E1970. Imaging of Lesions Affecting the Sphenoid Sinus, Central Skull Base and Parasellar Region
  1. Shivaprakash Hiremath; The Ottawa Hospital
  2. Ohoud Alaslani; The Ottawa Hospital
  3. Nader Zakhari; The Ottawa Hospital
  4. Santanu Chakraborty; The Ottawa Hospital
  5. Carlos Torres; The Ottawa Hospital
A myriad of pathologies may involve the central skull base and the parasellar region. Lesions involving the sphenoid bone, the sinus and the synchondroses, as well as those affecting the parasellar region, will be displayed in a case-based format, illustrating salient features. Focus will also be placed on the different patterns of pneumatization of the sphenoid sinus, its effect on the adjacent structures, and the implications on clinical symptoms, surgical approach, and prognostic outcome.

Educational Goals / Teaching Points
a. To illustrate the types and extent of sphenoid sinus pneumatization b. To highlight the anatomical variants influencing clinical presentation and surgical decisions of patients with sphenoid sinus pneumatization c. To review common and infrequent pathologies affecting the sphenoid sinus, central skull base and parasellar region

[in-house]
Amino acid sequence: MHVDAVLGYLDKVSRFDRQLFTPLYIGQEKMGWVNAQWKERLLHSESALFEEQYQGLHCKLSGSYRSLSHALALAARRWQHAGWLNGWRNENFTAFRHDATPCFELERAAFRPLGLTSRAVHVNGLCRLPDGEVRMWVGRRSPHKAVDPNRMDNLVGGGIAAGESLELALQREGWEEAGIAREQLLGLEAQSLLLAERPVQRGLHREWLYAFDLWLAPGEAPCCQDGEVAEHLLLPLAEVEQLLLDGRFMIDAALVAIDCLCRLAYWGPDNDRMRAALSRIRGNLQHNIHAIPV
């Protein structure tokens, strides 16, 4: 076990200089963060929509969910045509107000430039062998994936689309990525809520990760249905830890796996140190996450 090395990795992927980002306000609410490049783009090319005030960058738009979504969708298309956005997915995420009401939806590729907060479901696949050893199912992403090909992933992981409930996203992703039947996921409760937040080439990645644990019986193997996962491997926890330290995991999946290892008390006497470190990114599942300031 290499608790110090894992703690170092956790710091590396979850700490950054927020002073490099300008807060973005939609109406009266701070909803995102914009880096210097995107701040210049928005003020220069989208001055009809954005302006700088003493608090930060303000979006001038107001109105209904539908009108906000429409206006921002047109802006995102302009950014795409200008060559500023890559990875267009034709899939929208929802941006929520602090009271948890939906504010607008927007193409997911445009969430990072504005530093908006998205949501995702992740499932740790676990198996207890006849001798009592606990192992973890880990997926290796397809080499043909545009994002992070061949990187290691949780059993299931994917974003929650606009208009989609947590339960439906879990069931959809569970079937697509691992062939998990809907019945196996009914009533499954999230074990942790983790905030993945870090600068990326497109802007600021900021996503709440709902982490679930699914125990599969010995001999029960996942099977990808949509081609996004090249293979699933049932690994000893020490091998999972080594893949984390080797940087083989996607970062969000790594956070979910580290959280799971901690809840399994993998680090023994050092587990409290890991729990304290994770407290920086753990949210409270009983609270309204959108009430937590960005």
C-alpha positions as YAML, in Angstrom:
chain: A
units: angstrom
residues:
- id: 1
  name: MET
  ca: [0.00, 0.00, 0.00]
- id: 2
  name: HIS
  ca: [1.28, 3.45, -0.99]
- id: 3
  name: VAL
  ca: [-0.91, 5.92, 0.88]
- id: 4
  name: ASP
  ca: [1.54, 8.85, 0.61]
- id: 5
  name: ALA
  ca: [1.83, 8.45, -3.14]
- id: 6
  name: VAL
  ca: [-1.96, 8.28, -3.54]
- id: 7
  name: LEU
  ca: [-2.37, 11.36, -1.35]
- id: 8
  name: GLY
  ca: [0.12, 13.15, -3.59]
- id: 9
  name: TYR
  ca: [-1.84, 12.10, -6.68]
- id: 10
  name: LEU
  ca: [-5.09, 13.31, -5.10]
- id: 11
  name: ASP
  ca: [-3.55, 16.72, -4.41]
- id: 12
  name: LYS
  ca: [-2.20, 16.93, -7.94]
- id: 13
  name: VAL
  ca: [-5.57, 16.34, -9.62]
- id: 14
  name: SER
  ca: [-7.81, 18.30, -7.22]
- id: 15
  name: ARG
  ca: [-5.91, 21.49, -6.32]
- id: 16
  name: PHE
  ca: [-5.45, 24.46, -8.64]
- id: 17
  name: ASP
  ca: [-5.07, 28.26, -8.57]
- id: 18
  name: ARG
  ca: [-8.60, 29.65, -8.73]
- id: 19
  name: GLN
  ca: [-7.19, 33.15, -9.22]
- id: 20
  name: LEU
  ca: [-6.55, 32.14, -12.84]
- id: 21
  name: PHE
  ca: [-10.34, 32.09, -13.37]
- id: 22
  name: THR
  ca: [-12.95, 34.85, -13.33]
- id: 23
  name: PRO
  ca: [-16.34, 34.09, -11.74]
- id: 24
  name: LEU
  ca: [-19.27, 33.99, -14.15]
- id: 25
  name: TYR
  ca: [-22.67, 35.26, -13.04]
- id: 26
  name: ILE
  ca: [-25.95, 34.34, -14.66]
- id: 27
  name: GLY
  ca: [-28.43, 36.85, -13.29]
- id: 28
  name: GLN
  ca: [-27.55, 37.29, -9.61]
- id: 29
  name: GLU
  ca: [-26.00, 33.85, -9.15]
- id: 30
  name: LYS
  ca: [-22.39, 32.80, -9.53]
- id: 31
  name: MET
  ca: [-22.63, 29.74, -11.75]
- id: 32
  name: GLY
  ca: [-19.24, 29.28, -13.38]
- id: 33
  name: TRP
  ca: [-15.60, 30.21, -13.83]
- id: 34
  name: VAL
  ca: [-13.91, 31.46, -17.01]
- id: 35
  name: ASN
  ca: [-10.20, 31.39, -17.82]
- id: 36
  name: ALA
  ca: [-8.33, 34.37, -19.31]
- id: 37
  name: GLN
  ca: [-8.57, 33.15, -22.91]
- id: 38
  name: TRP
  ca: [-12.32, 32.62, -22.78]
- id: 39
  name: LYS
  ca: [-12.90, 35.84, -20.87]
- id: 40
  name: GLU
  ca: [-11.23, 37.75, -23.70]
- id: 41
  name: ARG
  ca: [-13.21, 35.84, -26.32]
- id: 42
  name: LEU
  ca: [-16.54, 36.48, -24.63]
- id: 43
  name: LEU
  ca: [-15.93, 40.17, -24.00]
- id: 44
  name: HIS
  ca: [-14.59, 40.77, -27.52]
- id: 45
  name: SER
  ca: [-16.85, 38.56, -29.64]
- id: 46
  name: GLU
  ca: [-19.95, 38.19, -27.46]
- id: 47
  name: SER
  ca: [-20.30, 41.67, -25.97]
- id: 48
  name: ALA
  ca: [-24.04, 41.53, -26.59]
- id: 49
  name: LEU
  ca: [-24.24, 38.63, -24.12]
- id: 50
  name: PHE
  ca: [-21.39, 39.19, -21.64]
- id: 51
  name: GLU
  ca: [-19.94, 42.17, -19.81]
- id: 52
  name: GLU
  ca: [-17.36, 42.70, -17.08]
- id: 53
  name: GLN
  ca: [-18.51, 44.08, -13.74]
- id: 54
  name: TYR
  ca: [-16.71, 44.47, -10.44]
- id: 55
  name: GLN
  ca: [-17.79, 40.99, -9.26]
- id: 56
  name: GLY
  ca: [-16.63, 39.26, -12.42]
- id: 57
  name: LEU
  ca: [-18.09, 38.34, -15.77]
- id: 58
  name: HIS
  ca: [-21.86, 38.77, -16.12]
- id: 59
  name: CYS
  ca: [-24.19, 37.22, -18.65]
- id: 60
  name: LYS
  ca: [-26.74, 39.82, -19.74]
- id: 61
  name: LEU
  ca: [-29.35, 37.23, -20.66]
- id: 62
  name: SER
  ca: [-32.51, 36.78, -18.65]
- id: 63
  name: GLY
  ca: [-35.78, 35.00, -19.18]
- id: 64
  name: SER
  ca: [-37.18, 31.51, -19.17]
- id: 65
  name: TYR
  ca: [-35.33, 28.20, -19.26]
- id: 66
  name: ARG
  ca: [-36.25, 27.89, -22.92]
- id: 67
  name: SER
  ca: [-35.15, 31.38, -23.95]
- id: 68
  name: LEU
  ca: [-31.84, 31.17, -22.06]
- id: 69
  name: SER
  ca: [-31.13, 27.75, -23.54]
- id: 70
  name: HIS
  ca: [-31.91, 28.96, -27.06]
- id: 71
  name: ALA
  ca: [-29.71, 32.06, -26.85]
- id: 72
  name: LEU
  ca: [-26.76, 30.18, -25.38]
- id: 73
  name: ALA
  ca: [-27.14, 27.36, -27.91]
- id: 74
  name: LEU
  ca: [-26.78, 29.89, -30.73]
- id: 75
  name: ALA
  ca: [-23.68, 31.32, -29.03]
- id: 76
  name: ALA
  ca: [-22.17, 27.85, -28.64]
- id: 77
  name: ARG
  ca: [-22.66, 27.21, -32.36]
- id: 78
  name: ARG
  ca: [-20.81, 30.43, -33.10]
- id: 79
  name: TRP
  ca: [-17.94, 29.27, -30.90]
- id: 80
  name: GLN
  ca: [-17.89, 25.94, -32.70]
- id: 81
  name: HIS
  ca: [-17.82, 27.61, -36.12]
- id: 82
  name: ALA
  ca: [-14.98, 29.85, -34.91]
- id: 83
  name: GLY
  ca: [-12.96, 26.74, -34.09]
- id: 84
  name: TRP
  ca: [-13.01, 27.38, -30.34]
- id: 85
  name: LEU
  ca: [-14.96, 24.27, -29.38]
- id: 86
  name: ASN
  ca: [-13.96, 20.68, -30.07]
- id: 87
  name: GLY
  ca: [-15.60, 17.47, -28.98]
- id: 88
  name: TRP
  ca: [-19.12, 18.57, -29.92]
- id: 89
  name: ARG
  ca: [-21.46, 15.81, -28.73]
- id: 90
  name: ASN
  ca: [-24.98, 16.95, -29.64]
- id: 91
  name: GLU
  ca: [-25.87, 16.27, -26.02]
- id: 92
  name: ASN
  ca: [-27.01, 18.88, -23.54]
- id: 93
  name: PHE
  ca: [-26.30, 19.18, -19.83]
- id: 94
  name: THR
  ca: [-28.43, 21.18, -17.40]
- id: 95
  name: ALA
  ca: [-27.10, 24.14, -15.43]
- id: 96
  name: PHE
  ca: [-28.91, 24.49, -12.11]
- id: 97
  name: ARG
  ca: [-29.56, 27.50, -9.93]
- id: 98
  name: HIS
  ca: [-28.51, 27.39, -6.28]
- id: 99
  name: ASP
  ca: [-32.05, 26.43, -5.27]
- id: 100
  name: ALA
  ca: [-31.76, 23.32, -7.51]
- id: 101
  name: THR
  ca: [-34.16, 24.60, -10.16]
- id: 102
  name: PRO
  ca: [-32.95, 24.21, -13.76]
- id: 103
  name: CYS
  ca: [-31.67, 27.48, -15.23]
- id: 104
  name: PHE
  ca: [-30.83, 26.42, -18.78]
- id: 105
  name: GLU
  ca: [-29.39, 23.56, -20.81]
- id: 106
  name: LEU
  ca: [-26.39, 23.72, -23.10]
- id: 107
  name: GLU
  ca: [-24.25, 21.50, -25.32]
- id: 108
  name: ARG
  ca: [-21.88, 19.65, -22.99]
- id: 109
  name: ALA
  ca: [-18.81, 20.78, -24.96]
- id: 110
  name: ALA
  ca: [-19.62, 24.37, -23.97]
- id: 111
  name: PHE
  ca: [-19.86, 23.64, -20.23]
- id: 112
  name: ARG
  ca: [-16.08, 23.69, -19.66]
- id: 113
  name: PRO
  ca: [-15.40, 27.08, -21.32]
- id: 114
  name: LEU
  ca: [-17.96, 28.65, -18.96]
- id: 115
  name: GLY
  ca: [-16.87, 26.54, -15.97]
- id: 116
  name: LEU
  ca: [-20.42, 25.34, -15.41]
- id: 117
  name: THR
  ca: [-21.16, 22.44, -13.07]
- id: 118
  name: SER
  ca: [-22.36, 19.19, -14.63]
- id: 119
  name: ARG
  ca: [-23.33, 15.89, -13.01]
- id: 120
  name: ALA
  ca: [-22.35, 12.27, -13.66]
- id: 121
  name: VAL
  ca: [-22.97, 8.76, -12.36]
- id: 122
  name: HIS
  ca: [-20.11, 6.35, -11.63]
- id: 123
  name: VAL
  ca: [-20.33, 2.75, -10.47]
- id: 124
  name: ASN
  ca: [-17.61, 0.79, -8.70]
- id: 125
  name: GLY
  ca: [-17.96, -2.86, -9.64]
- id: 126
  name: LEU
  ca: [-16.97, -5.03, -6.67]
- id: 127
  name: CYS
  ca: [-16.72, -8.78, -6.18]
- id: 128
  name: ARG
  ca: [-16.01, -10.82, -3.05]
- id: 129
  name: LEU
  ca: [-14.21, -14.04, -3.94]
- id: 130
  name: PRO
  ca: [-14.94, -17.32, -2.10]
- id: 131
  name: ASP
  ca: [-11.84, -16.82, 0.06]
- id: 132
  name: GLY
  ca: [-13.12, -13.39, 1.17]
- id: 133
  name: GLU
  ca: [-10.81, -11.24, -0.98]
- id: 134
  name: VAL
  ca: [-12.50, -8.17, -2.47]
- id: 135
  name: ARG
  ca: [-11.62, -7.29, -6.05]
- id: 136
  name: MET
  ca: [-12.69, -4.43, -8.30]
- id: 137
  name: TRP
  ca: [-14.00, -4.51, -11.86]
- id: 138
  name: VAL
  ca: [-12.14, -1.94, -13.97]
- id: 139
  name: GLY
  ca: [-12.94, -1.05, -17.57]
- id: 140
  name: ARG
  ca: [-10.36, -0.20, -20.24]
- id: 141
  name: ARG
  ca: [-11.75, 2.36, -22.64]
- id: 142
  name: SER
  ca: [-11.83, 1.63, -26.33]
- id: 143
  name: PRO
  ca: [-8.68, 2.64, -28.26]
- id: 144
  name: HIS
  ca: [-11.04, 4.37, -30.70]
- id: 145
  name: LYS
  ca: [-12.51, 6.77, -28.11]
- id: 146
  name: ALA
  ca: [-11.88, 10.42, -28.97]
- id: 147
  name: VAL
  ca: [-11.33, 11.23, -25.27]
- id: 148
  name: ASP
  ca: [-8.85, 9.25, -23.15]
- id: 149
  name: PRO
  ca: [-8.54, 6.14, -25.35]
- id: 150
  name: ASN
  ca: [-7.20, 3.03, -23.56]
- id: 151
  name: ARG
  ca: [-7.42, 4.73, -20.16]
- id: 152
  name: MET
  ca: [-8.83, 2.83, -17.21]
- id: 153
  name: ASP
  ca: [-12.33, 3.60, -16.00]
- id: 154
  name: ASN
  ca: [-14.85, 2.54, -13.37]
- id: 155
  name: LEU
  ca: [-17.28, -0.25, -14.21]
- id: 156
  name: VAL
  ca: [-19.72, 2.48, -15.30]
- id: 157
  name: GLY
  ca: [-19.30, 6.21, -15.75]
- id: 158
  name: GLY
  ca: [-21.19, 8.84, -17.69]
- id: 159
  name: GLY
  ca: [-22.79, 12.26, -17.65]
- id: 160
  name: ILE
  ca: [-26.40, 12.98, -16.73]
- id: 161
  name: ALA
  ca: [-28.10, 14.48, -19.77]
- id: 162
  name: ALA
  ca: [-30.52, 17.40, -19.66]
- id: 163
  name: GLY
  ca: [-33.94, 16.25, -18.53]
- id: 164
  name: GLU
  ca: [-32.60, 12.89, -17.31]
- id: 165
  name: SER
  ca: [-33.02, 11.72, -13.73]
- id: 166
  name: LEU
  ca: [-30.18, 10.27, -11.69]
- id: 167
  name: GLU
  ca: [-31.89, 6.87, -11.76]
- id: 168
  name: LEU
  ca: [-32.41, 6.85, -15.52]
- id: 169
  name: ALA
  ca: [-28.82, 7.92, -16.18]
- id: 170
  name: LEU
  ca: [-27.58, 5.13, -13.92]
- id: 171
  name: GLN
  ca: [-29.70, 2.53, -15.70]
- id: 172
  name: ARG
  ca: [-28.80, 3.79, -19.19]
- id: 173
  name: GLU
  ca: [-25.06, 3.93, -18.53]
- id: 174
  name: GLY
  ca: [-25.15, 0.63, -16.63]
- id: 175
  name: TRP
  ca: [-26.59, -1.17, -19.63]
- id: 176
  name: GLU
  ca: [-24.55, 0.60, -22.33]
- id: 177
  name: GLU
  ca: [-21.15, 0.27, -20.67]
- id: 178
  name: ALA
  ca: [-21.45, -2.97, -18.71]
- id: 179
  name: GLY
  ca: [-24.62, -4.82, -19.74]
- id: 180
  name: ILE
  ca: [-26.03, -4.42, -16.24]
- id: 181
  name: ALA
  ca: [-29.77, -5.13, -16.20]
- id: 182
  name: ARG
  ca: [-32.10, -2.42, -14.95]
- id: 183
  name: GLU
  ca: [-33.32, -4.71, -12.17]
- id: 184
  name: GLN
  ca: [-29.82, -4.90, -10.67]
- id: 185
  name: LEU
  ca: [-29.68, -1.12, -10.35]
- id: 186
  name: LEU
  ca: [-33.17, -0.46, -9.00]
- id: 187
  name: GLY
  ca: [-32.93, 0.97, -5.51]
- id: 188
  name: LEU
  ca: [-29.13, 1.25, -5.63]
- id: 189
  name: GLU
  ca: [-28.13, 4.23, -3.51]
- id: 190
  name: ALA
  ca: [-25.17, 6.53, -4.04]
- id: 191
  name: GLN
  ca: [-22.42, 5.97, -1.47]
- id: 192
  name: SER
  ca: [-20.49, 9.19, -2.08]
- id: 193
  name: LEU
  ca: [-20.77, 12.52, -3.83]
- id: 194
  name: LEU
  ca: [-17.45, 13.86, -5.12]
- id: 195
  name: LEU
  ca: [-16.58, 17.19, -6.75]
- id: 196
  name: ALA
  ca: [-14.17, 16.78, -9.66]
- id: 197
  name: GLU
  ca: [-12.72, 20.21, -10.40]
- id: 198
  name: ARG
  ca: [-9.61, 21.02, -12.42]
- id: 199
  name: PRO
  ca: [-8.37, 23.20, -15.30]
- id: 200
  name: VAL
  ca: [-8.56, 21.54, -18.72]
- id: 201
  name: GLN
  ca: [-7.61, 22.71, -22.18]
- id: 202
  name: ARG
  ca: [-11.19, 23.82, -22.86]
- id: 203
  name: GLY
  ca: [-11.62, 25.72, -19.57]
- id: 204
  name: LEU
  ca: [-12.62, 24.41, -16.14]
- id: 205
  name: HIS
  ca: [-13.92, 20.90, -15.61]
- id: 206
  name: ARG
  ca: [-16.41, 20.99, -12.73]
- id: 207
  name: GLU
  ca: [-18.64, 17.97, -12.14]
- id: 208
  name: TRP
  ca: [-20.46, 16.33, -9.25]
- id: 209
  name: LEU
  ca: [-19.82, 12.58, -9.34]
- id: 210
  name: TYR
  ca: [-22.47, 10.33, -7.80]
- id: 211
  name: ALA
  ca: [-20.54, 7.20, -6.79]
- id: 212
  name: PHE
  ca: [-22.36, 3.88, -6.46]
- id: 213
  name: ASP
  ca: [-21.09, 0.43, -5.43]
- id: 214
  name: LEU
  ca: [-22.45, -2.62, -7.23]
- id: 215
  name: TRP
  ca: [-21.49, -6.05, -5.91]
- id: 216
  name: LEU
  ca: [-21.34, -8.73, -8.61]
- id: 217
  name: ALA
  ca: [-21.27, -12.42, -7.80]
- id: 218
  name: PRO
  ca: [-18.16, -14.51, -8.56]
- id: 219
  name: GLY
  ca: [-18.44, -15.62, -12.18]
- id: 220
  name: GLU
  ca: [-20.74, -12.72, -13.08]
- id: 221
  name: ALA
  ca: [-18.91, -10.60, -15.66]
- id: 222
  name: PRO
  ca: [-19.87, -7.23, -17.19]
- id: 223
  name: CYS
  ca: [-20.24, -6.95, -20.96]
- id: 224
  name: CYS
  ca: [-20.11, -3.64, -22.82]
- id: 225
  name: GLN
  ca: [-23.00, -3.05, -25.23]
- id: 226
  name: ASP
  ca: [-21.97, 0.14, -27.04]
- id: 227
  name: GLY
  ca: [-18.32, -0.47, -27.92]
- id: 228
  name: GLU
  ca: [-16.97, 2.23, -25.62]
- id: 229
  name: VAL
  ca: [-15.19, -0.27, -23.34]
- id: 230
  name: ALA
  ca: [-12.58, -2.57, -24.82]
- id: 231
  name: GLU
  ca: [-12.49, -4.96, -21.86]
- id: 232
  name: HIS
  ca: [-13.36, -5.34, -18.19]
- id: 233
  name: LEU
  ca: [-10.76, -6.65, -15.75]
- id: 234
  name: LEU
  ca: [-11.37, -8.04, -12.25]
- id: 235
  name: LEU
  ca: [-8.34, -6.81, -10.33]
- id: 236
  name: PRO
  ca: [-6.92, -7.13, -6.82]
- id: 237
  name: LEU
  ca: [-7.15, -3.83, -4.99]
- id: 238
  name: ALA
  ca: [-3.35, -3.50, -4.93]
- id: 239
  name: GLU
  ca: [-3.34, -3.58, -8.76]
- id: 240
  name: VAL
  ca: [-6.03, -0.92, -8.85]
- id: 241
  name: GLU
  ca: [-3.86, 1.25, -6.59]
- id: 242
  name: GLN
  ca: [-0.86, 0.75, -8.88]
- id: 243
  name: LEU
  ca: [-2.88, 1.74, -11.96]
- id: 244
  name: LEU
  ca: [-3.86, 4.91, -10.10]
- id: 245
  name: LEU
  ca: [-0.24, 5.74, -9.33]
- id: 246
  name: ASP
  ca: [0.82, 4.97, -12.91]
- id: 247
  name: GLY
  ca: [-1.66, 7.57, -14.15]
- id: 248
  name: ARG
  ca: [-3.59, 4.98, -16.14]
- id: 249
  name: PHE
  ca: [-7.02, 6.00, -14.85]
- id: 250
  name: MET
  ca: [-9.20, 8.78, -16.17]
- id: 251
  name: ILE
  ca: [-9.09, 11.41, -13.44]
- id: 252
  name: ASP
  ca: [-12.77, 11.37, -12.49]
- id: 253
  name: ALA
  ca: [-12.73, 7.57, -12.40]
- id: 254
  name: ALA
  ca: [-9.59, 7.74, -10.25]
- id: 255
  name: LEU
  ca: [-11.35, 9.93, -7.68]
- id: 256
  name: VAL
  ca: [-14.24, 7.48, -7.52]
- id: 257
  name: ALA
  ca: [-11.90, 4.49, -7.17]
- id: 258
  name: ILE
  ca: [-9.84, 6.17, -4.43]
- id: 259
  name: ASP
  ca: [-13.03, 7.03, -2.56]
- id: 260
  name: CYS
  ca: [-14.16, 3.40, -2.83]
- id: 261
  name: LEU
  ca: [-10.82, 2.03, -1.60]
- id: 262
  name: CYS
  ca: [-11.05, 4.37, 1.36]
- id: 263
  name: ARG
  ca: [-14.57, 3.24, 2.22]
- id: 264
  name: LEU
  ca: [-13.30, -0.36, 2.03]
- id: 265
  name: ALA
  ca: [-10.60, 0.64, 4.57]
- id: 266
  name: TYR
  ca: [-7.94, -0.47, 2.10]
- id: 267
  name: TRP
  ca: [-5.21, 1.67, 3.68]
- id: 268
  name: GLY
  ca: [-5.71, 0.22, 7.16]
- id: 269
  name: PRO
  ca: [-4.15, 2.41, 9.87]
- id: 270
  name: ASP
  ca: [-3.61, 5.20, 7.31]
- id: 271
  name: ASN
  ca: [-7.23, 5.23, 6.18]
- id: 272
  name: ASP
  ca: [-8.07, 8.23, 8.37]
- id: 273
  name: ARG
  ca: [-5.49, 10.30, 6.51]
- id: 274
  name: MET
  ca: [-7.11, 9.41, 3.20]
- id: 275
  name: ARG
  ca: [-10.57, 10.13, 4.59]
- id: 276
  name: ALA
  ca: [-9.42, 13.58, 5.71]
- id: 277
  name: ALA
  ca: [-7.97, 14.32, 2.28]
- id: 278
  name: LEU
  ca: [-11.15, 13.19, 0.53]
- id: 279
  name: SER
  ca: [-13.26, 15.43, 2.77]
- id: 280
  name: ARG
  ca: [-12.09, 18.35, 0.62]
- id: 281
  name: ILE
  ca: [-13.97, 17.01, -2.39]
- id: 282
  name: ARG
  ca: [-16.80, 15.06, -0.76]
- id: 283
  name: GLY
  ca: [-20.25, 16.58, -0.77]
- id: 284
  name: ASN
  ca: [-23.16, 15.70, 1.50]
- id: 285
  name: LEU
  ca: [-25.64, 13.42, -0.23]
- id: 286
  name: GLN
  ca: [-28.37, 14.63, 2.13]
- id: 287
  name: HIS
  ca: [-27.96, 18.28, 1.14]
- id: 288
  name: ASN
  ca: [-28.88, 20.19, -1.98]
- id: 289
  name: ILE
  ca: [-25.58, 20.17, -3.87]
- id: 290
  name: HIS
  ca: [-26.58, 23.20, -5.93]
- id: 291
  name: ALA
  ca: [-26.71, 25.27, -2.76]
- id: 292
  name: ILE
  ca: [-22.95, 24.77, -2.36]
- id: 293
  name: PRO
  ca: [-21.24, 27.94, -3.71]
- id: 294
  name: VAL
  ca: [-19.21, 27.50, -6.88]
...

Key Anatomic/Physiologic Issues and Imaging Findings/Techniques
We will illustrate the types of sphenoid sinus pneumatization and their impact on the clinical presentation and surgical management of lesions affecting the central skull base and parasellar region. We intend to show a wide range of lesions affecting the sphenoid sinus, including infectious, inflammatory, marrow pathologies, and neoplastic processes. We will also showcase encephaloceles associated with idiopathic intracranial hypertension and highlight complications associated with transsphenoidal surgery. We will also review traumatic (Carotid laceration), neoplastic (Chordoma, Chondrosarcoma, Ecchordosis physaliphora, and Fibrous dysplasia) and vascular pathologies (Paraclinoid ICA aneurysm) that involve the central skull base and the parasellar region.

There are a variety of lesions that may involve the sphenoid sinus, central skull base, and parasellar region. As radiologists, we need to be aware of these lesions to facilitate early diagnosis and management. Awareness of the patterns of sphenoid pneumatization also bears a significant impact on the management, and outcome, and is crucial to prevent potential iatrogenic injuries.